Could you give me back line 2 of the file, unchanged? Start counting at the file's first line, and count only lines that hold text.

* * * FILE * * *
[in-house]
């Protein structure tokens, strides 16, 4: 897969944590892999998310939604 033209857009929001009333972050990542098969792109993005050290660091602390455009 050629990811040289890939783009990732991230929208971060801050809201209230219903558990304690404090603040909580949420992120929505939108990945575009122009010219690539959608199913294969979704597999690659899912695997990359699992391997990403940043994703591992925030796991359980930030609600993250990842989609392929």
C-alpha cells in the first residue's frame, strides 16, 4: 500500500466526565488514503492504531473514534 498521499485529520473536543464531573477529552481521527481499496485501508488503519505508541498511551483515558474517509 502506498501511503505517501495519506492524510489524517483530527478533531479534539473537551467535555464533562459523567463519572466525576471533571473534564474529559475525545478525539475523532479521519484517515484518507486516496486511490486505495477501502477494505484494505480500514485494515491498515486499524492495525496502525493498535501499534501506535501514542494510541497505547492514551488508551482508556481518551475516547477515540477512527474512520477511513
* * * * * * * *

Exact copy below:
């Protein structure tokens, strides 16, 4: 897969944590892999998310939604 033209857009929001009333972050990542098969792109993005050290660091602390455009 050629990811040289890939783009990732991230929208971060801050809201209230219903558990304690404090603040909580949420992120929505939108990945575009122009010219690539959608199913294969979704597999690659899912695997990359699992391997990403940043994703591992925030796991359980930030609600993250990842989609392929």